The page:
To commemorate the 50th anniversary of our graduation, the USAFA class of 1972 will be joining the classes of 1975 and 1976 to raise contributions to help restore the USAFA Air Gardens to their original iconic grandeur.
To date, we have been able to raise $840,000 to towards our goal of $1M ….we just need another $160K. The generosity of our Classmates has been overwhelming. We are asking you to join with us to help push us over the top!!!
We realize each of us have different life circumstances, so when we ask for your support, we are mindful of that. If it would be possible for you to at least commit to a 5-year monthly contribution of $72 yearly contribution ($864 annually), I’m confident your contribution, along with others, will make the difference. However, any contribution you can make will be greatly appreciated. For your awareness, we are attaching a list of all our classmates who have contributed to the project.
The renovation project is making tremendous progress and we hope to have it complete by early 2021. In addition, to a dedication at that time, we will plan on a celebration in the Air Gardens honoring the Class of 72 during our 50th reunion.
The Air Gardens as we knew them have vanished. The signature features of the original Air Gardens were the central water concourse paralleled by dense groves of Honey Locust, bookended on either end by the fountains. In 1974, in the final triumph of the Fillers over the Diggers, the water concourse was bulldozed and filled in. The area is now a grass median. An unintended consequence of backfilling the Air Gardens was to compromise the root systems of the locusts. Many if not most of the Honey Locusts are dead or dying. With these key features lost, those who remember would hardly call what remains today “The Air Gardens.”. As a result, no class since 1978 has ever seen the Air Gardens as it was designed or experienced the beauty and inspiration it embodies. Worse, since 1974, lack of attention and resources have accelerated the decline, including slow die-off of much of the trees and landscaping, and crumbling concrete/marble strips. Today, it’s little more than an inefficient terrazzo detour that is seldom walked.
Of course, we know that restoration will not be enough if we simply start the clock on another decline. We don’t want the Fillers to get another crack at this. When completed our Air Gardens must be durable, resilient, maintainable, and affordable. We have learned much in the last forty years. The new design takes advantage of architectural, botanical, and engineering innovations to ensure the Air Gardens remain as fresh as we remember them for generations of cadets yet to come. Most important, the restored Air Gardens will become a showpiece for USAFA’s cadets, families, alumni, and visitors, available for various events and ceremonies. Taking our friends and families through the newly-restored Air Gardens at our 50th reunion will have special meaning for all of us.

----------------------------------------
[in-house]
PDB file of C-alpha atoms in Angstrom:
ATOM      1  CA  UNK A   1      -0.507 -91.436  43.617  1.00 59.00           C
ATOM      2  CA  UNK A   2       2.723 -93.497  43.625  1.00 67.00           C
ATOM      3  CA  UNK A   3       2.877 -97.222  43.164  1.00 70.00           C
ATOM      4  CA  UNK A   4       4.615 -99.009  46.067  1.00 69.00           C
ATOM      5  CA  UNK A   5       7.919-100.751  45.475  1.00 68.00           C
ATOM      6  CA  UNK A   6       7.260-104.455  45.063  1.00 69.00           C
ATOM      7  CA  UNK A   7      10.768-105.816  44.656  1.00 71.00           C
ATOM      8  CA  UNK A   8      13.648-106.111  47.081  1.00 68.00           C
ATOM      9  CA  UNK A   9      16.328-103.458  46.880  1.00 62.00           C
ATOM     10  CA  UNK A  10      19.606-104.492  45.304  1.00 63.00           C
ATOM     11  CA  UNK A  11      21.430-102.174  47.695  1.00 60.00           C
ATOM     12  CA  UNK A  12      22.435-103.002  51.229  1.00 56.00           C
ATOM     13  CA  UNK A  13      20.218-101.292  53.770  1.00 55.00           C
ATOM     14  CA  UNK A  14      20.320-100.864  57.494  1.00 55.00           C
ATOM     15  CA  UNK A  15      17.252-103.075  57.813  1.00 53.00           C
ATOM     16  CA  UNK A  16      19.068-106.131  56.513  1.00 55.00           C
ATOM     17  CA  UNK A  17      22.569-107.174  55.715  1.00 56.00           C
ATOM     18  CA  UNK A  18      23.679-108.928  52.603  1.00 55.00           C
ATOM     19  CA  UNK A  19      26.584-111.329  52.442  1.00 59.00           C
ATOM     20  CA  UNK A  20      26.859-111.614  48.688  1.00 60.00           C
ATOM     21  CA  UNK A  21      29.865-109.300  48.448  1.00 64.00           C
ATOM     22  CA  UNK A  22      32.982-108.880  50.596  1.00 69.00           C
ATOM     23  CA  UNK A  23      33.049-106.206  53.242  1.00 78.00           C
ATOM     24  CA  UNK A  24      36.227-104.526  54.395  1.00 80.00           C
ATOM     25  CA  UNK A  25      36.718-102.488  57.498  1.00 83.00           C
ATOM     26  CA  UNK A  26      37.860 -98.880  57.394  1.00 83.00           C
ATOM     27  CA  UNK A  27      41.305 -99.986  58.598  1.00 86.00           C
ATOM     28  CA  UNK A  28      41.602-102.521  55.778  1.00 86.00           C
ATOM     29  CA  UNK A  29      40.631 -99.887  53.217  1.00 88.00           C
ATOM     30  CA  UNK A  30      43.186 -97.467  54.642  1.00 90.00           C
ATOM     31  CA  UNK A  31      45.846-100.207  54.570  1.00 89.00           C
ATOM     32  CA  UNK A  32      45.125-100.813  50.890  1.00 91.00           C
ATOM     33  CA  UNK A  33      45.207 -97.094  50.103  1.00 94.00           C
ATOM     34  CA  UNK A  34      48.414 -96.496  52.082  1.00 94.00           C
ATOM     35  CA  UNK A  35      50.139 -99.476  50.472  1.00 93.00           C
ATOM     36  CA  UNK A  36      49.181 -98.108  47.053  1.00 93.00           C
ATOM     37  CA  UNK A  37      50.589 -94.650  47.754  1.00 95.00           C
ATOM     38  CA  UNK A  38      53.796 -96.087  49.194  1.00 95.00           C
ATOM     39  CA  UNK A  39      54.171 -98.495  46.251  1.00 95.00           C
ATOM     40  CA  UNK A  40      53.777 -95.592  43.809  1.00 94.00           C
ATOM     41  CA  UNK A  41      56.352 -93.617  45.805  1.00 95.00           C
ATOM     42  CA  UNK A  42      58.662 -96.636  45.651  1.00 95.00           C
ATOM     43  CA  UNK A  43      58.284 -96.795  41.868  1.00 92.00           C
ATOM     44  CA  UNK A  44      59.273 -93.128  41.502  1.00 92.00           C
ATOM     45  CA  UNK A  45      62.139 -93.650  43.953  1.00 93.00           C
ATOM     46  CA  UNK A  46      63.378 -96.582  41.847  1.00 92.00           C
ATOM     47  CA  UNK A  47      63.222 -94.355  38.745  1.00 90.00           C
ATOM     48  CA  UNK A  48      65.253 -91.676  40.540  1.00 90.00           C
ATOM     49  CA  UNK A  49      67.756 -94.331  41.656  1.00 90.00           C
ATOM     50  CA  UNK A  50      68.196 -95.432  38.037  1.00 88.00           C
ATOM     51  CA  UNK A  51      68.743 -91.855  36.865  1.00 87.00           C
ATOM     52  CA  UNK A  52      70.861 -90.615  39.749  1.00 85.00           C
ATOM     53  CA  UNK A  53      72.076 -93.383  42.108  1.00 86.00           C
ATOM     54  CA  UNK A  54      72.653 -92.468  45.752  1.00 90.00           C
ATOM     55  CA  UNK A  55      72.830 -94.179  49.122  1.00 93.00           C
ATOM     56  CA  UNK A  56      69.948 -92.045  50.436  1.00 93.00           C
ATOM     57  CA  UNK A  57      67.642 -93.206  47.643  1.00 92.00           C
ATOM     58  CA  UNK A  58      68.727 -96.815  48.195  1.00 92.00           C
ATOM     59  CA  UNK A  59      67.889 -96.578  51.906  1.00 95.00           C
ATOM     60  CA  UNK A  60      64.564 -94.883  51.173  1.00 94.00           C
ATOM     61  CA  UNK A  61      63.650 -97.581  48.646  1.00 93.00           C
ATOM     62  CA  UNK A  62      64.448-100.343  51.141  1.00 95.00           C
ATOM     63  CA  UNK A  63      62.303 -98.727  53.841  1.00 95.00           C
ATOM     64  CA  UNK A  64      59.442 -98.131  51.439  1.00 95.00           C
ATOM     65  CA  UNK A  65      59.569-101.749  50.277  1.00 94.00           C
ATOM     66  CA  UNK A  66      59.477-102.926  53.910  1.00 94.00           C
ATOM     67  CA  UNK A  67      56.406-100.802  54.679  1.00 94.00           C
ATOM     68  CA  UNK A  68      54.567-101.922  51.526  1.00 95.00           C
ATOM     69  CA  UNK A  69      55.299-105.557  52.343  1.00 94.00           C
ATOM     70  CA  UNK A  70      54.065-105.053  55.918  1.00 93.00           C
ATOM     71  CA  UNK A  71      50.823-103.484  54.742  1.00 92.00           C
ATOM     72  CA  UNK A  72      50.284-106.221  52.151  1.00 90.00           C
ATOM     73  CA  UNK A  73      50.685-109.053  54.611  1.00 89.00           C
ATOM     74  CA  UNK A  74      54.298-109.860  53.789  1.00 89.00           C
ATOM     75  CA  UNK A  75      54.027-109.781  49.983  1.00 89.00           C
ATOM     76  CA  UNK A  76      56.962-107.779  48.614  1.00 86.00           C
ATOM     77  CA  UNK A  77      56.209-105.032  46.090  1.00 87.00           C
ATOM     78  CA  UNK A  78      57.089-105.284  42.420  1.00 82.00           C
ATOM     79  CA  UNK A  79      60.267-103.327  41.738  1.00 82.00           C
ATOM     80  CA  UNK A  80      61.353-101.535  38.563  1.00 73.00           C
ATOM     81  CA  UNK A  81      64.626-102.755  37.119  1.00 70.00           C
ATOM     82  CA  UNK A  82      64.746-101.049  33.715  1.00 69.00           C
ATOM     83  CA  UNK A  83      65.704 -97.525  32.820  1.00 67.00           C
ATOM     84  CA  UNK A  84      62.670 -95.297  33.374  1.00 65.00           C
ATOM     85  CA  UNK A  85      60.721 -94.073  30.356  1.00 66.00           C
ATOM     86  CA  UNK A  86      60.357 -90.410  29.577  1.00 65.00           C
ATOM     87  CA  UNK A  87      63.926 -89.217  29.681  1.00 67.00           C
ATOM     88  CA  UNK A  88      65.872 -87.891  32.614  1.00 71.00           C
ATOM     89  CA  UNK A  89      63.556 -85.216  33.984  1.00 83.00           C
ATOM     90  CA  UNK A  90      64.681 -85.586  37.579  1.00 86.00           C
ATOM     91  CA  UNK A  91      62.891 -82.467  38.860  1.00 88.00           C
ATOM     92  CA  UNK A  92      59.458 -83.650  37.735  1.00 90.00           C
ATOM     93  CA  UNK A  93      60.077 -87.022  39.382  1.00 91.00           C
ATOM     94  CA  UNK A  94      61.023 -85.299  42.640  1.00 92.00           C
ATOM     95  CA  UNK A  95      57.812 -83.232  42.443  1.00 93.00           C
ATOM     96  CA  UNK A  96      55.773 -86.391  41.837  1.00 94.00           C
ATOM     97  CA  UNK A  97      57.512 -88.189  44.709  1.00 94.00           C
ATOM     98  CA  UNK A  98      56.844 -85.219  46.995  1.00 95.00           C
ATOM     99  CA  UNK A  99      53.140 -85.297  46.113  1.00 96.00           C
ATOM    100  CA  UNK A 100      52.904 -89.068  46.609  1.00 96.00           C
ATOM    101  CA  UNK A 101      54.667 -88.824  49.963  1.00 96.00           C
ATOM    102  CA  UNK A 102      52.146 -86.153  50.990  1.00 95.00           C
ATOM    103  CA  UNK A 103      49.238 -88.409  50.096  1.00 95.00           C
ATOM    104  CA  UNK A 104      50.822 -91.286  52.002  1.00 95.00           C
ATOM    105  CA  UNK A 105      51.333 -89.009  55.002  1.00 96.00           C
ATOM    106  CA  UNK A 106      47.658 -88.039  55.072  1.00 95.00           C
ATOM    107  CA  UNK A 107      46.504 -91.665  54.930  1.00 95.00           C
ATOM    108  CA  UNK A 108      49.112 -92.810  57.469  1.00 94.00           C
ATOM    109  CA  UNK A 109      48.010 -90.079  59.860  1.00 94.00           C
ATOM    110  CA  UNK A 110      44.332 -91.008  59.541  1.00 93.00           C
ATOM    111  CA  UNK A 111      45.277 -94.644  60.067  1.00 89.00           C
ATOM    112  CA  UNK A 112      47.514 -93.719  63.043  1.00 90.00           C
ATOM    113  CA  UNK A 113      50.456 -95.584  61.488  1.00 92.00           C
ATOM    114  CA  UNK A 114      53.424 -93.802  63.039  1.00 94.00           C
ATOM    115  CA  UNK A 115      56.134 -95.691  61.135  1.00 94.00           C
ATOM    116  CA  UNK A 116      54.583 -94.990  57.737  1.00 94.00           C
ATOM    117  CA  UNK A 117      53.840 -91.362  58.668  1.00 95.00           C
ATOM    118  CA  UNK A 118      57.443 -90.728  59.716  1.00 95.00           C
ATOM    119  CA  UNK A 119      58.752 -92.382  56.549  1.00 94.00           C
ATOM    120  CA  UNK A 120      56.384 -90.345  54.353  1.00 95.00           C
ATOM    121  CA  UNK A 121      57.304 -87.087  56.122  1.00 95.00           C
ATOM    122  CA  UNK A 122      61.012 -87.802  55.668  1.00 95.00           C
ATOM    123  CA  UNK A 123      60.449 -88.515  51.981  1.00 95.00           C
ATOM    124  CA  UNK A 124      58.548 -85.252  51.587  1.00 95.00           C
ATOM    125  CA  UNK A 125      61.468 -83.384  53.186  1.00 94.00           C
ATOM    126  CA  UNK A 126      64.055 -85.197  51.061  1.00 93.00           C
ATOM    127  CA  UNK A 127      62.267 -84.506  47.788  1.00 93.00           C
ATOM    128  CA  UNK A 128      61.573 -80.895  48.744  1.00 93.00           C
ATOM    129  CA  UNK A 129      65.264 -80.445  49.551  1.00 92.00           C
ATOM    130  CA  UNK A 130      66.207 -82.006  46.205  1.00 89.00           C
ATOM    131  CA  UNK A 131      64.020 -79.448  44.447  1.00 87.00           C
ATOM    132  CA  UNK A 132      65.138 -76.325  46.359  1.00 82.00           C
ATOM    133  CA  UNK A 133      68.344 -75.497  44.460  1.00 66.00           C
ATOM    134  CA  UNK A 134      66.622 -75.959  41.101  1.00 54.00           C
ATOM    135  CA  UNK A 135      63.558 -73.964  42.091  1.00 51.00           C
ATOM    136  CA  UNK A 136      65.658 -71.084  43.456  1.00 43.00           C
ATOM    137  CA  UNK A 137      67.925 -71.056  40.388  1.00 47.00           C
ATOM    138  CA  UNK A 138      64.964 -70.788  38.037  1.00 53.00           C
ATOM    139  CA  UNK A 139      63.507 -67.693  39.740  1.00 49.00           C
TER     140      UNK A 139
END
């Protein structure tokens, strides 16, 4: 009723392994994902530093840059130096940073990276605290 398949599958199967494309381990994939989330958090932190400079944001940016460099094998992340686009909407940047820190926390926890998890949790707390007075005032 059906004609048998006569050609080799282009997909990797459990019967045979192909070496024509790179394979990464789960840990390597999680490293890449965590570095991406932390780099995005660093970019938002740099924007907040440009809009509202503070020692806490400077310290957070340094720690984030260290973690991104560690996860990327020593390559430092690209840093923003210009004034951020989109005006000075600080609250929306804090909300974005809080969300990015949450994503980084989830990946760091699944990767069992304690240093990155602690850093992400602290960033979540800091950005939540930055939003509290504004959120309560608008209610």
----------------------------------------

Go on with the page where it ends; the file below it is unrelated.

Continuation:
Why does the Academy need our help? Although largely funded by states, most public universities have endowments to support their goals and objectives. The same is true of the Air Force Academy. Unfortunately, the military budget has little room for aesthetics. Government funding may provide the minimum, (if the min wasn’t good enough it wouldn’t be the min), but excellence demands more. Funds from the USAFA Endowment provide for the extra margin of excellence that allows the Air Force Academy to stand apart from its peers. To be clear, the Air Gardens restoration will happen through private funding, or it won’t happen at all.
That’s why the Air Gardens Restoration recommends itself as a worthy project that will impact each cadet who comes through the Academy. The original architect’s vision was to balance the beauty of the chapel with another architectural gem, providing an opportunity for quiet, peaceful reflection in an otherwise chaotic life. https://tclf.org/sites/default/files/microsites/kiley-legacy/AirForceAcademy.html. Our class was fortunate to experience the Air Gardens in its original vibrant configuration; and we have the chance to help bring it back to life – a return to an old tradition well worth keeping. While our traditions may not date back as far as West Point or Annapolis, they are no less rich, and no less deserving of honor.
Much of our success in life has been due to our experiences at the Academy that developed our character and value sets along with receiving an outstanding education. This is the time to give back, to honor the Academy’s past, enrich its present, and leave a lasting and meaningful legacy for those who will walk the Air Gardens in the future, a legacy from the class of ’72 that will be memorialized in black granite at the southwest corner of the Air Gardens.
Please note that $840,941 was raised prior to starting this project page. If you gave prior to August 17, 2020 and would like to have your name posted on the Donor Wall, please contact Razelle Doherty at email@example.com.
If you have any immediate questions, you may contact the ’72 class gift committee at firstname.lastname@example.org.
’72 Class Gift Committee: Bill Looney (Chair) / Steve Alderman / Brian Binn / Douglas Brower / Buck Buchanan / Jim Herrmann / Chuck Johnson / Skip Morgan / Dave Peterson / Don Sexton